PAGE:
Another New Year, Another New Me?

I know there are a lot of New Year cynics out there who like to belittle the idea of making resolutions for change, and believe you shouldn’t wait for the turn of the new year to make changes that are important to you, and in part I agree. But there’s something about approaching the end of a new year that makes you reflective, and I find myself thinking over the past 12 months and how the coming year might be different.

Every day spent on this Earth is an opportunity for growth. Things happen every minute of every day – some small enough to go unnoticed if you’re not paying attention, some big enough to change you or your life forever. Much of life is made up of the many moments somewhere in the middle; those straight bits of track on the rollercoaster that leave you guessing whether there is a rise or a fall at the end of it. And so it stands to reason that each of us will have changed in some way over the last year. Some things will have made us stronger, happier, more content or appreciative of the life we have, some will have made us question our existence.  Some things might have caused a fissure in our hearts that might make us a little more sad than we were before, and some will have broken our spirit, deeply hurt our souls, or left us alone or without loved ones. Some of us might have experienced all of those things and will be a different person to the one that started out this year.  If you believe you haven’t changed at all, then know that if nothing else, you are another year older. You have survived another year in this wonderful, confusing thing called life,  and are a step closer to the time you will say goodbye to it or someone in it. Time slips through our fingers like sand in a timer, except we have no idea how long our sand will last. So as much as I think it must be lovely to go through life without over-thinking the journey or the destination, I actually like to take the opportunity to consider what I have learned, and how I might allow that wisdom to change how I might live in the next year.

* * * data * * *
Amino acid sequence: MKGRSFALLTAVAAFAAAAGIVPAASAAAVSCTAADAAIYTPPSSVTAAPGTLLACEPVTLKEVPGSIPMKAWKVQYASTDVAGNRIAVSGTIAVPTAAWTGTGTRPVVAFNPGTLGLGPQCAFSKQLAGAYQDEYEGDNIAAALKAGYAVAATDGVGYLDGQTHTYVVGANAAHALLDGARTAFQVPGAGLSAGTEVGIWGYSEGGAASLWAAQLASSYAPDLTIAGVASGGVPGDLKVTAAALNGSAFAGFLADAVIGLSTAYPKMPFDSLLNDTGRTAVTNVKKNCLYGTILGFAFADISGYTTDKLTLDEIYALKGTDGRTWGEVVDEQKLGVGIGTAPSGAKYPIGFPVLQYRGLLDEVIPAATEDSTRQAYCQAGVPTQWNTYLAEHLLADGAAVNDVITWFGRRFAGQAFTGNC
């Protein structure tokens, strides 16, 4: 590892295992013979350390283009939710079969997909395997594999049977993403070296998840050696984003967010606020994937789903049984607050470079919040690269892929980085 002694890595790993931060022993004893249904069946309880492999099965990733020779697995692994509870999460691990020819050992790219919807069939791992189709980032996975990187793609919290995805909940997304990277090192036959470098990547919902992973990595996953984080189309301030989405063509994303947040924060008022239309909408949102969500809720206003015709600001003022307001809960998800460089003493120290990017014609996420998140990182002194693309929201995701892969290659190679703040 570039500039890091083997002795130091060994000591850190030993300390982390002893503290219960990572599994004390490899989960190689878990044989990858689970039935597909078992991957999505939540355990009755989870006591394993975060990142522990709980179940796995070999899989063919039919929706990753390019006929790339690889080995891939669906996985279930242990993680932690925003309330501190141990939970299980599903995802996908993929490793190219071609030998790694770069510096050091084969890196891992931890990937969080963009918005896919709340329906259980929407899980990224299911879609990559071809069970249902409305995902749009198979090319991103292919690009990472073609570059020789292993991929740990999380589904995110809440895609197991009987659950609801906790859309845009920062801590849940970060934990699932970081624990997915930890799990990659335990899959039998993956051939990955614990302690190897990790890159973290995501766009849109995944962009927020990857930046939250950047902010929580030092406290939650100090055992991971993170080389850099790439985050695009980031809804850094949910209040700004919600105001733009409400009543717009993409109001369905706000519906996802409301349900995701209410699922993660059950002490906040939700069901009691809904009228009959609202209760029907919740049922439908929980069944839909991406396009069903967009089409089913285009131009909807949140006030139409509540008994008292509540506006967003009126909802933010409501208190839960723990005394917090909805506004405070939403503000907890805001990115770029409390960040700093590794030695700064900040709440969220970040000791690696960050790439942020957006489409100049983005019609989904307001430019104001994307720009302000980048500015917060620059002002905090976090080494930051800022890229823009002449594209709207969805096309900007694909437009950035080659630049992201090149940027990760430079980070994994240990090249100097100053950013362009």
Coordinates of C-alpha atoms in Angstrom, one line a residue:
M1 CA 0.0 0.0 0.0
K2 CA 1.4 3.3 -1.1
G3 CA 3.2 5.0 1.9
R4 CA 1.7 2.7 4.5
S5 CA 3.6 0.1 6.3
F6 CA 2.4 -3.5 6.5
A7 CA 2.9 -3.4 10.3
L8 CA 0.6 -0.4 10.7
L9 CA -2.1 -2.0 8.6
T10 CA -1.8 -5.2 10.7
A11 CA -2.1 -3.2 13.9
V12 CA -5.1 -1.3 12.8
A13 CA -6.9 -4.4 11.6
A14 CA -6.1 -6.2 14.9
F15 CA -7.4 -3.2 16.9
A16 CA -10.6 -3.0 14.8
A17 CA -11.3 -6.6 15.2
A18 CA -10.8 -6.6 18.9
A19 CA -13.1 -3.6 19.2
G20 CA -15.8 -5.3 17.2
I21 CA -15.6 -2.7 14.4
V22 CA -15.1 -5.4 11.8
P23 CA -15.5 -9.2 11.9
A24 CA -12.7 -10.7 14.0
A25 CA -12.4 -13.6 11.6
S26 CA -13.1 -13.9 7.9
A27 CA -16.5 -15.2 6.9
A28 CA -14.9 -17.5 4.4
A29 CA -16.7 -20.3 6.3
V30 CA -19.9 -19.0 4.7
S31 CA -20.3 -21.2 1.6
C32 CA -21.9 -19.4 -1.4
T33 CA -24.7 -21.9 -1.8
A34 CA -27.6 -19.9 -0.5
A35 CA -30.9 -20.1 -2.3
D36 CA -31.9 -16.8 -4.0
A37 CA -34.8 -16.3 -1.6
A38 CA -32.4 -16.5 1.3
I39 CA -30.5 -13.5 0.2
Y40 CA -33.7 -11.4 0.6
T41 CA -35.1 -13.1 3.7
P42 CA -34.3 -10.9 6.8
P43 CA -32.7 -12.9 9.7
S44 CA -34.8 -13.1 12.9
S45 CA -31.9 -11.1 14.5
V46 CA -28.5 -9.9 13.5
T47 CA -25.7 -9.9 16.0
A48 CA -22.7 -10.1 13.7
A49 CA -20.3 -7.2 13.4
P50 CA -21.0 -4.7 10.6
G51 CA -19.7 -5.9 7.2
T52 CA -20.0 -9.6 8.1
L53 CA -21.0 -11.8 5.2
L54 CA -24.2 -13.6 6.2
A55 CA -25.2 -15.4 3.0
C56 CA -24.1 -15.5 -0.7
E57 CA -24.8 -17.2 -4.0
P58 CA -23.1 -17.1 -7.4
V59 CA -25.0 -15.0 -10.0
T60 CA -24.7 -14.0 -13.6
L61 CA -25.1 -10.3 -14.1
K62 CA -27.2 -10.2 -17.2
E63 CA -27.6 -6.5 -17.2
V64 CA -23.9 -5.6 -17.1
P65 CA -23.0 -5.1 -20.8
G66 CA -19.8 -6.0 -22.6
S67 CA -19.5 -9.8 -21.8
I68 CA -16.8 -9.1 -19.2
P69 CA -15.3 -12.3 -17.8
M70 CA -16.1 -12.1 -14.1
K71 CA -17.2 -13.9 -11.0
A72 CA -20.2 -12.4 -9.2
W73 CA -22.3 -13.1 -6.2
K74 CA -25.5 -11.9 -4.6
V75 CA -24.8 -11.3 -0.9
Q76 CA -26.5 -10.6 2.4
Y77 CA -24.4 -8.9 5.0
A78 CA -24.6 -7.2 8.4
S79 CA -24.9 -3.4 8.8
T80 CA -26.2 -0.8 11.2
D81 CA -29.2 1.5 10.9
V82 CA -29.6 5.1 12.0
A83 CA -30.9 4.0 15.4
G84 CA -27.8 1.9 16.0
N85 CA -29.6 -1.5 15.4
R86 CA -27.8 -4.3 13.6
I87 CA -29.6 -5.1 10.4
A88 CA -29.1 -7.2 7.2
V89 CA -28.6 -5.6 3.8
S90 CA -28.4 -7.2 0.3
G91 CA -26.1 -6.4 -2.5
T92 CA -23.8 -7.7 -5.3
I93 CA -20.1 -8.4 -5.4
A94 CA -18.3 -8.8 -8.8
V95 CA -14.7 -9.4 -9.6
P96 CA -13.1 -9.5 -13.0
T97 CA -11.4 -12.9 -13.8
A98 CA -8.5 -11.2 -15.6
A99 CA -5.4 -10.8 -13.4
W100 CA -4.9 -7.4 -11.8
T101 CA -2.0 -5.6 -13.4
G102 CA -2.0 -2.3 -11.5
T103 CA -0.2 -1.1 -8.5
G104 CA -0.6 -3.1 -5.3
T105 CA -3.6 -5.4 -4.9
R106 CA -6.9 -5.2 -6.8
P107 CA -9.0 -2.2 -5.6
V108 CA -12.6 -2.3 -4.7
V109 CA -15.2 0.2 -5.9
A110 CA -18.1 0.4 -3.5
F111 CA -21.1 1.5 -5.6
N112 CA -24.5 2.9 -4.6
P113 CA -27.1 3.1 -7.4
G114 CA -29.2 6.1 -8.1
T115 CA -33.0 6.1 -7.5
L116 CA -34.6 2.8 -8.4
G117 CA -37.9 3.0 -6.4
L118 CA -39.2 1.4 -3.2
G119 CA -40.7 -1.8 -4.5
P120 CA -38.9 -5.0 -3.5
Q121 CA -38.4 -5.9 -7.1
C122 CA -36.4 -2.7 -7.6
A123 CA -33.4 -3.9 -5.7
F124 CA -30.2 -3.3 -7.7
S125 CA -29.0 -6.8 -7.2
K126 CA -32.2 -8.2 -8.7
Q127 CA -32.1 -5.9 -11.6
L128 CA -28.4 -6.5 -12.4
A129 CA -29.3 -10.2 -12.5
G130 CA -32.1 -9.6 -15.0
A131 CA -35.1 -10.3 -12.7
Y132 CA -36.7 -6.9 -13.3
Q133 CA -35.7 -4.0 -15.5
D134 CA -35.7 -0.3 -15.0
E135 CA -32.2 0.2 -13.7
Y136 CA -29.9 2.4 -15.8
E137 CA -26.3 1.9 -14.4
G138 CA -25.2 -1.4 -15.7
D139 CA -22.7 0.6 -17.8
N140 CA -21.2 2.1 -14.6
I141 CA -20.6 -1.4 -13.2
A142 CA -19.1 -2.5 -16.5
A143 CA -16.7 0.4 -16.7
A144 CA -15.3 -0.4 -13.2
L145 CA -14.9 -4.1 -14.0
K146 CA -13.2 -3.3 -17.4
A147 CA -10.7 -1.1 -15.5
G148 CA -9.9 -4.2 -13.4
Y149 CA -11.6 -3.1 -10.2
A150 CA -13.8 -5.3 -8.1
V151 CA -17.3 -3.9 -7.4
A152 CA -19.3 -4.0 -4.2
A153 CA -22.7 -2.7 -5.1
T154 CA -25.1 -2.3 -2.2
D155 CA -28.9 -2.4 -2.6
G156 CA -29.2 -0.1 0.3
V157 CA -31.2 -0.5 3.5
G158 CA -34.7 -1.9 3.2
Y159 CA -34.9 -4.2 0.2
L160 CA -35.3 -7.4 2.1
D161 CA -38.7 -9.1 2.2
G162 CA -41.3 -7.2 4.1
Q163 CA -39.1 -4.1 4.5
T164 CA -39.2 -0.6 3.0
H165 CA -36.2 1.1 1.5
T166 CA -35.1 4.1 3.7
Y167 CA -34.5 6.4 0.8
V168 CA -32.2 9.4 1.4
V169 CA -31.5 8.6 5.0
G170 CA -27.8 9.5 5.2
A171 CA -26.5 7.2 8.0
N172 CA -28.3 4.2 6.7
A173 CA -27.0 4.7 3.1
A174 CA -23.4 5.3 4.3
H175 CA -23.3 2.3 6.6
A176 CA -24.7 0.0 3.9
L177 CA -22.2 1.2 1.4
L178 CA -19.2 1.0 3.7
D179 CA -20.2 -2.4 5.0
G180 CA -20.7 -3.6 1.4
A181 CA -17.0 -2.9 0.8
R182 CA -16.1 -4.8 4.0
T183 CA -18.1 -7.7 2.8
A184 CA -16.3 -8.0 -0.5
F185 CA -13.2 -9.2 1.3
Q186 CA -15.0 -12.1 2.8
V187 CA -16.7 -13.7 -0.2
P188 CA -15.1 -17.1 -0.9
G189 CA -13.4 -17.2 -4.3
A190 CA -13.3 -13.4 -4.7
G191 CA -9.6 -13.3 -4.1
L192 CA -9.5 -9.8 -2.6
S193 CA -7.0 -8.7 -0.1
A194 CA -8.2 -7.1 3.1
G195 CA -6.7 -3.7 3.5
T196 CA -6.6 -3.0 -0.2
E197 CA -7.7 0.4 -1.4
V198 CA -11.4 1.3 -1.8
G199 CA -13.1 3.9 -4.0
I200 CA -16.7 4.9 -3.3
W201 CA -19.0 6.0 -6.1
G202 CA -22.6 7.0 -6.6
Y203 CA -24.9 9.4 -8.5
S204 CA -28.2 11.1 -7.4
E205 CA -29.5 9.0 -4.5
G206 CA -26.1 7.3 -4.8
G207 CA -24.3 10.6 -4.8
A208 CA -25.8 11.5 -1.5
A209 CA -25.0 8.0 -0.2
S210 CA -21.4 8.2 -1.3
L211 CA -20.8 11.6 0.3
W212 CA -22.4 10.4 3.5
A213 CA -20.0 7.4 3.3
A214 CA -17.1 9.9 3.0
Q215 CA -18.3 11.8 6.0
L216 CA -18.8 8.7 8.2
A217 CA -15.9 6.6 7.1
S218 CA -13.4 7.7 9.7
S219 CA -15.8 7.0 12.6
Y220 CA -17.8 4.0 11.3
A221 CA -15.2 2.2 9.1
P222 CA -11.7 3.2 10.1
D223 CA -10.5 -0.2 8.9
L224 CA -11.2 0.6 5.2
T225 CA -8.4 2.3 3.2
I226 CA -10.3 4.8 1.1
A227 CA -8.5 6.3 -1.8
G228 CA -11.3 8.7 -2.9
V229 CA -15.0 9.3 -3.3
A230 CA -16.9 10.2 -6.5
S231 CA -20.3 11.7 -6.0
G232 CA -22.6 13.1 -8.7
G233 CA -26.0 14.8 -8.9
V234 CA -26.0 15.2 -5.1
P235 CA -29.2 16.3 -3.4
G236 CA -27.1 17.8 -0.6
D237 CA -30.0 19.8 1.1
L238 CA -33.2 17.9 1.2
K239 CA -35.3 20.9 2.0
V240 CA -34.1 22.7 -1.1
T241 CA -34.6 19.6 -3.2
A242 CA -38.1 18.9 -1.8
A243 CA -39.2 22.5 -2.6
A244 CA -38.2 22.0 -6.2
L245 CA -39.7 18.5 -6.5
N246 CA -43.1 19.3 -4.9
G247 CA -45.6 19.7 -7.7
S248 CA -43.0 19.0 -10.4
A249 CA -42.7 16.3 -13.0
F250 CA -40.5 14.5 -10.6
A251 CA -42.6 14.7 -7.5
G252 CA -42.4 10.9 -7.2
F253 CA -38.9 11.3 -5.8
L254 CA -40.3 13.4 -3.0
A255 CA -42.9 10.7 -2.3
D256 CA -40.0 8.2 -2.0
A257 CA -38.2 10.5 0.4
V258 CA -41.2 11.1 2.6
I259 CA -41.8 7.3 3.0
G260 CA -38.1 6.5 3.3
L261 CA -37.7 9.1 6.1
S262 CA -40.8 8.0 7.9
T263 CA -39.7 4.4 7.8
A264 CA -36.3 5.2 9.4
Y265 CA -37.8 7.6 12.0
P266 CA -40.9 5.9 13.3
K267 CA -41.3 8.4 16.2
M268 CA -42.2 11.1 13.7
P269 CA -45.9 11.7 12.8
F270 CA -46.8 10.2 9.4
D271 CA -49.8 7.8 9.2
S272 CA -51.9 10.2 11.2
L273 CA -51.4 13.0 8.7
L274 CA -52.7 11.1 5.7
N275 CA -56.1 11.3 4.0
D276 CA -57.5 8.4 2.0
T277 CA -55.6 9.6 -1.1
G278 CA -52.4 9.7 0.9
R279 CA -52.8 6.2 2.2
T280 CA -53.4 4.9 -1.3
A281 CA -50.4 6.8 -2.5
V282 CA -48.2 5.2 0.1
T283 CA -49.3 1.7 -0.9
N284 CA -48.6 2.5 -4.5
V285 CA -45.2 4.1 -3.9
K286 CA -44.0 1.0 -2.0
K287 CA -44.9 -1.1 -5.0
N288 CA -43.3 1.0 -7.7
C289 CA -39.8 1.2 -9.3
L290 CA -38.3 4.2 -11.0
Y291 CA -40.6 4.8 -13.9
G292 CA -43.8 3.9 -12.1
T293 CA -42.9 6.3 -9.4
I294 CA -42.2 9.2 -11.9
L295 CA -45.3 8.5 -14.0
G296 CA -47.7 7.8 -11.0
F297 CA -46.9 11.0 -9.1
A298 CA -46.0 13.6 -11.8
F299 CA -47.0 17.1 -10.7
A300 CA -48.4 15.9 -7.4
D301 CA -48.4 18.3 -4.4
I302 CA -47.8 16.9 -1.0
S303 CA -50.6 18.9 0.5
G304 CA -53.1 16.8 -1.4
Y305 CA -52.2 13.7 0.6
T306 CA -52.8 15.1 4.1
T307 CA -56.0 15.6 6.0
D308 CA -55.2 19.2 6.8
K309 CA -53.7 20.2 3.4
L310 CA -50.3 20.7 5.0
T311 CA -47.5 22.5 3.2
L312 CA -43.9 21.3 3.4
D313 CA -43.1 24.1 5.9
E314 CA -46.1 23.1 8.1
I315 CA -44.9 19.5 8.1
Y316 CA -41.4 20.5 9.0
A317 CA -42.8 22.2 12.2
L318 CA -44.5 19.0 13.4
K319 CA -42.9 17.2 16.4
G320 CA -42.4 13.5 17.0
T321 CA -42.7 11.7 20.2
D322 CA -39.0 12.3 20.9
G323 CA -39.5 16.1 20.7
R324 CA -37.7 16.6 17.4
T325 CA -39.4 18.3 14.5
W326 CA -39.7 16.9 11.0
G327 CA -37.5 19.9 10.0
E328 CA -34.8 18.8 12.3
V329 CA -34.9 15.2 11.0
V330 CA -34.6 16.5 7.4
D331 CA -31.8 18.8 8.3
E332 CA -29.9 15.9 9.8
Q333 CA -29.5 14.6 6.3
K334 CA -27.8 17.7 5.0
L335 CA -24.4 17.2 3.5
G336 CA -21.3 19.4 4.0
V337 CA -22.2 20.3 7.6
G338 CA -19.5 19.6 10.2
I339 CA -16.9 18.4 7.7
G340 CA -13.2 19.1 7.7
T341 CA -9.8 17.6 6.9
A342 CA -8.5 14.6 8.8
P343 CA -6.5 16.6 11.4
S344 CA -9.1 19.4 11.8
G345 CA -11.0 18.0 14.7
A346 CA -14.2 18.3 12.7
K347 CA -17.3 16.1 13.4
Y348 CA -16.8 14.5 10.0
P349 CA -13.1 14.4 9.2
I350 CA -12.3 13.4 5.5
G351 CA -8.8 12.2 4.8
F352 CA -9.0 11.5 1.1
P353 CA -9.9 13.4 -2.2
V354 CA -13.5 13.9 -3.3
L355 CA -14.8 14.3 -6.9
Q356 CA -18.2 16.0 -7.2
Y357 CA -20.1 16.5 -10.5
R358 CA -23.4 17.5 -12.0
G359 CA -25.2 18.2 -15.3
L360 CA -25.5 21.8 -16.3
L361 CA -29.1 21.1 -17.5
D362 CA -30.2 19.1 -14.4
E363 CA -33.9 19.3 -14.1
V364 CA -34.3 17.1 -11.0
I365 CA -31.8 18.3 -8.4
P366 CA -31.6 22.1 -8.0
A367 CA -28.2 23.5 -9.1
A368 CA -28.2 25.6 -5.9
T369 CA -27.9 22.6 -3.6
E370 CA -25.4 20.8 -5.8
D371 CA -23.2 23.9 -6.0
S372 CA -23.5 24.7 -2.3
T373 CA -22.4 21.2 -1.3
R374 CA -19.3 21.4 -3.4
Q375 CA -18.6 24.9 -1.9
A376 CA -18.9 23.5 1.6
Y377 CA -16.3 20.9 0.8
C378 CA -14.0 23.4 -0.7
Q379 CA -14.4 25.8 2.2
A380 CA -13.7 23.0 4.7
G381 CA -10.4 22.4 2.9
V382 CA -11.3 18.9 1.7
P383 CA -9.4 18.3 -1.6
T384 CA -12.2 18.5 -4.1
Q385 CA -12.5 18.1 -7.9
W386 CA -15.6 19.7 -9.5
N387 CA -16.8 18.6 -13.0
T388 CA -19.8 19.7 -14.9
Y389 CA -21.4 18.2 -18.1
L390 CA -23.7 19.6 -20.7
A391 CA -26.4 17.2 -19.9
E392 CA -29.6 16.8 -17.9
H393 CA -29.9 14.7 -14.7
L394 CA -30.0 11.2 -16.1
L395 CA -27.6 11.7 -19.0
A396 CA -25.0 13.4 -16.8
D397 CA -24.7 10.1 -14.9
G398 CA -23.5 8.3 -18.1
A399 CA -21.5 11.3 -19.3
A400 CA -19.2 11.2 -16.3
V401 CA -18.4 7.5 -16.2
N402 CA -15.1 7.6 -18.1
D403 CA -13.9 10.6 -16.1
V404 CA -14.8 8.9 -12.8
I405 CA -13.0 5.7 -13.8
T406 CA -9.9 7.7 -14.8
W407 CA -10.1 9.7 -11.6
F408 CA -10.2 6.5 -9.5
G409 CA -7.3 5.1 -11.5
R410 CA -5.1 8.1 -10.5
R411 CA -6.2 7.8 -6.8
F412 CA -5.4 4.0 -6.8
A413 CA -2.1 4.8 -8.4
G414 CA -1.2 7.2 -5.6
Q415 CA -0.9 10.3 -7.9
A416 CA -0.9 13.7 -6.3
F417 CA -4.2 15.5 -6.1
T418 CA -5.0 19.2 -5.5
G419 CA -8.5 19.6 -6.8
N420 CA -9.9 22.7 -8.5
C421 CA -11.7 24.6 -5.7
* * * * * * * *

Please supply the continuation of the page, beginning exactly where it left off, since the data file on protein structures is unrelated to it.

I’m not talking about the usual stuff like stopping drinking, going on a fad diet, or pledging to join a gym (although I’d be lying if I said that choosing a healthier, fitter lifestyle wasn’t on the list somewhere). No, I’m talking about reflecting on the things that prevented me from being the person that I wanted to be, the things that happened that I had no control over, and considering how I might handle those challenges should they face me again in the year ahead.